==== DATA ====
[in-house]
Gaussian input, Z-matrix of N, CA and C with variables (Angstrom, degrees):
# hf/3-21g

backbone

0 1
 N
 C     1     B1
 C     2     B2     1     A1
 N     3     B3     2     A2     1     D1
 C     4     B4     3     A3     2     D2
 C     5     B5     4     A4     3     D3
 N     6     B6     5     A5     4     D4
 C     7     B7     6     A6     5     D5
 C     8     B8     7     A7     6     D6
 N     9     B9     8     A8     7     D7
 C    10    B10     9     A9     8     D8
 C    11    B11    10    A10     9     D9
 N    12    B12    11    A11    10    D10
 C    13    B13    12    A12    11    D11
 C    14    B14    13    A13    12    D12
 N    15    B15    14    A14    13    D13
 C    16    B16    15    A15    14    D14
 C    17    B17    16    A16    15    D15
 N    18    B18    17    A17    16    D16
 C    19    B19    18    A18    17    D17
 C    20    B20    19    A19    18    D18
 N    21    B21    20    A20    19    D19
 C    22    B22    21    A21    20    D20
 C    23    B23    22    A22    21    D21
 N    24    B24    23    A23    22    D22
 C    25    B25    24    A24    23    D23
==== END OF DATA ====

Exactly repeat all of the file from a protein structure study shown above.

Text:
[in-house]
Gaussian input, Z-matrix of N, CA and C with variables (Angstrom, degrees):
# hf/3-21g

backbone

0 1
 N
 C     1     B1
 C     2     B2     1     A1
 N     3     B3     2     A2     1     D1
 C     4     B4     3     A3     2     D2
 C     5     B5     4     A4     3     D3
 N     6     B6     5     A5     4     D4
 C     7     B7     6     A6     5     D5
 C     8     B8     7     A7     6     D6
 N     9     B9     8     A8     7     D7
 C    10    B10     9     A9     8     D8
 C    11    B11    10    A10     9     D9
 N    12    B12    11    A11    10    D10
 C    13    B13    12    A12    11    D11
 C    14    B14    13    A13    12    D12
 N    15    B15    14    A14    13    D13
 C    16    B16    15    A15    14    D14
 C    17    B17    16    A16    15    D15
 N    18    B18    17    A17    16    D16
 C    19    B19    18    A18    17    D17
 C    20    B20    19    A19    18    D18
 N    21    B21    20    A20    19    D19
 C    22    B22    21    A21    20    D20
 C    23    B23    22    A22    21    D21
 N    24    B24    23    A23    22    D22
 C    25    B25    24    A24    23    D23